Oklahoma Tornadoes Give Scientists The Slip

May 18, 2010 By Devin Powell
The most violent tornadoes are capable of tremendous destruction with wind speeds of 250 mph or more. Damage paths can be in excess of one mile wide and 50 miles long. Credit: NOAA.gov

Predicting when and where a tornado will touch down is far from an exact science. And last week's twisters in the Midwest were no exception.

On the morning of May 10, dozens of vans and trucks loaded with weather-monitoring equipment fanned out near Stroud, Okla. The vehicles belonged to the armada, the largest scientific storm chasing team in history. The readings on their high-tech instruments gave them good reason to believe they were surrounding a storm that was ripe for a tornado.

But luck wasn't on their side that day. The tornadoes they eventually spotted were miles away, outside of the area they had encircled -- too far away for many of the instruments to measure and moving too fast to catch.

"We cast the net and missed," said lead scientist Joshua Wurman of the Center for Severe Weather Research in Boulder, Colo., whose expeditions inspired the 1996 "Twister" film.

Three days and 150 miles later, the caravan reassembled beneath another severe thunderstorm near Cordell. This time, Wurman was less optimistic.

"I was talking to one of the other crews on the radio, saying I don't think this is going to make a tornado," Wurman said.

It did, five minutes later -- and the crews celebrated as the data poured in.

Forecasters Think Big

Scientists' understanding of severe storms has come a long way since Benjamin Franklin first noticed that weather patterns tended to move west to east over most of the United States.

Today, the National Weather Service uses computer models based on decades of research into how clouds, wind and weather behave. Fed by real time measurements of pressure and precipitation, the models approximately solve a series of equations that represent these physical processes, allowing NWS meteorologists to forecasts tornado risks.

Drawing on a network of more than 150 Doppler weather radars installed in the 1990s, the NWS issued warnings in advance of 67 percent of all tornadoes sighted in 2008, according to the National Oceanic and Air Administration. Last week, NWS advisories warned of a high tornado risk two days before a line of storms and tornadoes claimed the lives of five people in Oklahoma.

Forecasting tornado risk for weather systems hundreds of miles wide, though, is easier than predicting whether thunderstorm clouds in one spot will produce a tornado. The computer models' equations become increasingly difficult to solve as the scale shrinks, said research meteorologist Harold Brooks of NOAA's National Severe Storms Laboratory in Norman, Okla.

"The difference between one storm making a tornado and one not making a tornado is in the very fine details," said Brooks. "When we get down to the scale of a single tornado, we have to start paying attention to virtually everything, and there are lots of ways for errors to affect the outcome."

That hasn't stopped the storm chasers from trying.

Up Close

For half a century, scientists have pursued thunderstorms. Today, they carry a range of instruments -- including remote-control planes -- designed to measure precipitation, wind speed, temperature and pressure, as well as mobile Doppler radars that can see in far greater detail than the nationwide network.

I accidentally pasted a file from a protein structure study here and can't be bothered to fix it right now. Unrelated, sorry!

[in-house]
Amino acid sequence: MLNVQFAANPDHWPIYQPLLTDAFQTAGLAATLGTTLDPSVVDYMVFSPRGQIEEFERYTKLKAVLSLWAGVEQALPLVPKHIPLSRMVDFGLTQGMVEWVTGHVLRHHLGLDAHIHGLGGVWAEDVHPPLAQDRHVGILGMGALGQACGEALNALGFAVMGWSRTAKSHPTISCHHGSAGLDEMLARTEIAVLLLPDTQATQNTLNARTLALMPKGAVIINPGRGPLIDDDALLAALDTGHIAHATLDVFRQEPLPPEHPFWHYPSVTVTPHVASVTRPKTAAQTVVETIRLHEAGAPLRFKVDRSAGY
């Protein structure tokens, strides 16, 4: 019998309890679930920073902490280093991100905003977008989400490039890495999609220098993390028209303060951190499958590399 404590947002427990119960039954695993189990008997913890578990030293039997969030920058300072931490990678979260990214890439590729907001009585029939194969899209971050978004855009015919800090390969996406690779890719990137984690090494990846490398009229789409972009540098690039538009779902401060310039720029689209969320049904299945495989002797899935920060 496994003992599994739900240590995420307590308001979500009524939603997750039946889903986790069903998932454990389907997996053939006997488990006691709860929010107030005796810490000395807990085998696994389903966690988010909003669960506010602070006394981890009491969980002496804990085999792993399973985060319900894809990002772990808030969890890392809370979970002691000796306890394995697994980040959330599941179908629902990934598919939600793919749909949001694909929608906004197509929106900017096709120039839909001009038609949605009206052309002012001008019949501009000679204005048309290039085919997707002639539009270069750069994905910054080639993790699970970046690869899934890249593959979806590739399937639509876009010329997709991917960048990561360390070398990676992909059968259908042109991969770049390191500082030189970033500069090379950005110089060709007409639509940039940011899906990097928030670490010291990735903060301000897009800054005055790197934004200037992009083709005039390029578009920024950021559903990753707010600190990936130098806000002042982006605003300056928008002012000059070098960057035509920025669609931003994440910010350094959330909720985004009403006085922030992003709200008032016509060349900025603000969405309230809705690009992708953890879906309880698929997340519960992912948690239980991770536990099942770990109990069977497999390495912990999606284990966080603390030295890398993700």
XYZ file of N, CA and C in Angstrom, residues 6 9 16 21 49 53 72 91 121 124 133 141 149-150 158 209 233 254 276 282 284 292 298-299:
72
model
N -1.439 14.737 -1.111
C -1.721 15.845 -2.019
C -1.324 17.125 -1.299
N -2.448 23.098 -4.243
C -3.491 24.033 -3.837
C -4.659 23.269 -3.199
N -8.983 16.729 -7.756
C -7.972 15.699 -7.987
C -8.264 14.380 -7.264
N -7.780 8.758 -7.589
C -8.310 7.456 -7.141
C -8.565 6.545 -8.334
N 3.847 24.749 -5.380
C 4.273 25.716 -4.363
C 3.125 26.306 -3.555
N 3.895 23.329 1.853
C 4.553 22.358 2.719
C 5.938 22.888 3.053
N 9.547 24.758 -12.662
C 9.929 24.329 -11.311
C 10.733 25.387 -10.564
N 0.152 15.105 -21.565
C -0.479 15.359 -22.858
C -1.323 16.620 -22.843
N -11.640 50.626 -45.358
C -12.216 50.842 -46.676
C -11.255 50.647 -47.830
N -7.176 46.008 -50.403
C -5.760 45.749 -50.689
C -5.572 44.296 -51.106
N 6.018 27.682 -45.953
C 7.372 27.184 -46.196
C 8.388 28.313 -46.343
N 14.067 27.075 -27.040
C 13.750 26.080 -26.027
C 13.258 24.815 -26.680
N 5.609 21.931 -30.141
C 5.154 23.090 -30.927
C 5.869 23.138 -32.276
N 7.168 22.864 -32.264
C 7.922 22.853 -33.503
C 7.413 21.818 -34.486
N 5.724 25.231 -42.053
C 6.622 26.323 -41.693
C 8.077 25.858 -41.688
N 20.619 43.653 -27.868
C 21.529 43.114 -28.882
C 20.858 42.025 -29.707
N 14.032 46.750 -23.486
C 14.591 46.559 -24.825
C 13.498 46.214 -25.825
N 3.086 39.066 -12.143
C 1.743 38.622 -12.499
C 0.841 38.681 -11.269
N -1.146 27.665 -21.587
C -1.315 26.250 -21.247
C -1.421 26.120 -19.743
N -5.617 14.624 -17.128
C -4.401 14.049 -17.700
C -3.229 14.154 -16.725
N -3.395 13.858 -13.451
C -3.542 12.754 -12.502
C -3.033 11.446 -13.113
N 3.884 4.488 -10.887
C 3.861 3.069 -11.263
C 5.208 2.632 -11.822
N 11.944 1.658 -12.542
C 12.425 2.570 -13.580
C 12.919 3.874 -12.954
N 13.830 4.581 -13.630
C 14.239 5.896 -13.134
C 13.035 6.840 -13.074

"It's like looking at your hand," said Curtis Alexander of NOAA's Earth System Research Laboratory in Boulder, Colo. "As you move your hand away from your face farther and farther you can't see your fingerprints, the fine details are lost."

By comparing 60 tornadoes studied at close range, Alexander has begun to answer some basic questions about tornadoes. The data show that Midwestern twisters tend to be bigger than once thought (about 600-800 feet across) and that damage reports tend to underestimate the wind speeds of a typical tornado (about 135 mph).

Scientists also know what kinds of thunderstorms are most likely to give rise to tornadoes. Whirling columns of air come in a variety of shapes and sizes formed in different ways -- from small dust devils born in the heat of a clear day to water spouts that stretch from sea to cloud. Spring tornadoes in Oklahoma and across tornado alley are typically produced by large rotating thunderstorms called supercells.

A supercell does not always produce a tornado, though, and no one knows why. Based on Doppler radar images of supercells, 73 percent of all NWS tornado warnings turn out to be false positives, predicting tornadoes that never actually appear.

Karen Kosiba of Purdue University in West Lafayette, Ind. has found a potential clue to solving this mystery in data from last year's most successful tornado chase. On June 5, 2009 in Wyoming, a supercell thunderstorm produced a strong downdraft of wind about 15-20 minutes before unleashing a tornado.

"We have some theories that this rippling downdraft is important," said Kosiba. "But we don't really know what properties of downdraft are favorable."

Kosiba and other scientists think that the downdraft may be connected to precipitation patterns in the storm. The next generation of radars currently coming online could detect such patterns, potentially providing a new way to warn a specific location of an impending tornado.

The VORTEX2 armada will continue chasing storms until June 15 and then sit down with this year's data to see if it reveals any new insights into the tiny details that give birth to .

Explore further: Magnitude-7.2 earthquake shakes Mexican capital

More information: VORTEX2 - www.vortex2.org/home/

Provided by Inside Science News Service

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